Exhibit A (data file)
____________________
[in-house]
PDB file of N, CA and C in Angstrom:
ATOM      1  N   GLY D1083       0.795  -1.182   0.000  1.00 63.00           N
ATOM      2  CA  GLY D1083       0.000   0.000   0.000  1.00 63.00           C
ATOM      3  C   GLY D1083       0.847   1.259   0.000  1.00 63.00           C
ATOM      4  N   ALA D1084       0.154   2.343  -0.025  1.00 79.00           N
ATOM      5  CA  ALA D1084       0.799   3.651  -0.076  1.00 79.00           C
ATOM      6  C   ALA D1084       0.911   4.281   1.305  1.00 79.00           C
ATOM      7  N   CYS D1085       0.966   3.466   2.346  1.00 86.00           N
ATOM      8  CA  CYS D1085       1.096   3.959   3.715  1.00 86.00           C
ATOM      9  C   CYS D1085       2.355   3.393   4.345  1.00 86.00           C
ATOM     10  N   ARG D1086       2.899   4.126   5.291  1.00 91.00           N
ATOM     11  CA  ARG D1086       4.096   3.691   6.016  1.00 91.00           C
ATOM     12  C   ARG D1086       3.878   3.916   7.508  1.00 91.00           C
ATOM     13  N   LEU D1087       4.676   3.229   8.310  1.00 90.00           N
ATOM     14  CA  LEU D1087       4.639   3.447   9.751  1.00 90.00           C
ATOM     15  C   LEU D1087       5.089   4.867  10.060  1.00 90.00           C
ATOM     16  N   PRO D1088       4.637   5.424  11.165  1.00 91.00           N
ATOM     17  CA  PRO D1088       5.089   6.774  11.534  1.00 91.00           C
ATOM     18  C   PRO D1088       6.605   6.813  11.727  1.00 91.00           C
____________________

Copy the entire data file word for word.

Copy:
[in-house]
PDB file of N, CA and C in Angstrom:
ATOM      1  N   GLY D1083       0.795  -1.182   0.000  1.00 63.00           N
ATOM      2  CA  GLY D1083       0.000   0.000   0.000  1.00 63.00           C
ATOM      3  C   GLY D1083       0.847   1.259   0.000  1.00 63.00           C
ATOM      4  N   ALA D1084       0.154   2.343  -0.025  1.00 79.00           N
ATOM      5  CA  ALA D1084       0.799   3.651  -0.076  1.00 79.00           C
ATOM      6  C   ALA D1084       0.911   4.281   1.305  1.00 79.00           C
ATOM      7  N   CYS D1085       0.966   3.466   2.346  1.00 86.00           N
ATOM      8  CA  CYS D1085       1.096   3.959   3.715  1.00 86.00           C
ATOM      9  C   CYS D1085       2.355   3.393   4.345  1.00 86.00           C
ATOM     10  N   ARG D1086       2.899   4.126   5.291  1.00 91.00           N
ATOM     11  CA  ARG D1086       4.096   3.691   6.016  1.00 91.00           C
ATOM     12  C   ARG D1086       3.878   3.916   7.508  1.00 91.00           C
ATOM     13  N   LEU D1087       4.676   3.229   8.310  1.00 90.00           N
ATOM     14  CA  LEU D1087       4.639   3.447   9.751  1.00 90.00           C
ATOM     15  C   LEU D1087       5.089   4.867  10.060  1.00 90.00           C
ATOM     16  N   PRO D1088       4.637   5.424  11.165  1.00 91.00           N
ATOM     17  CA  PRO D1088       5.089   6.774  11.534  1.00 91.00           C
ATOM     18  C   PRO D1088       6.605   6.813  11.727  1.00 91.00           C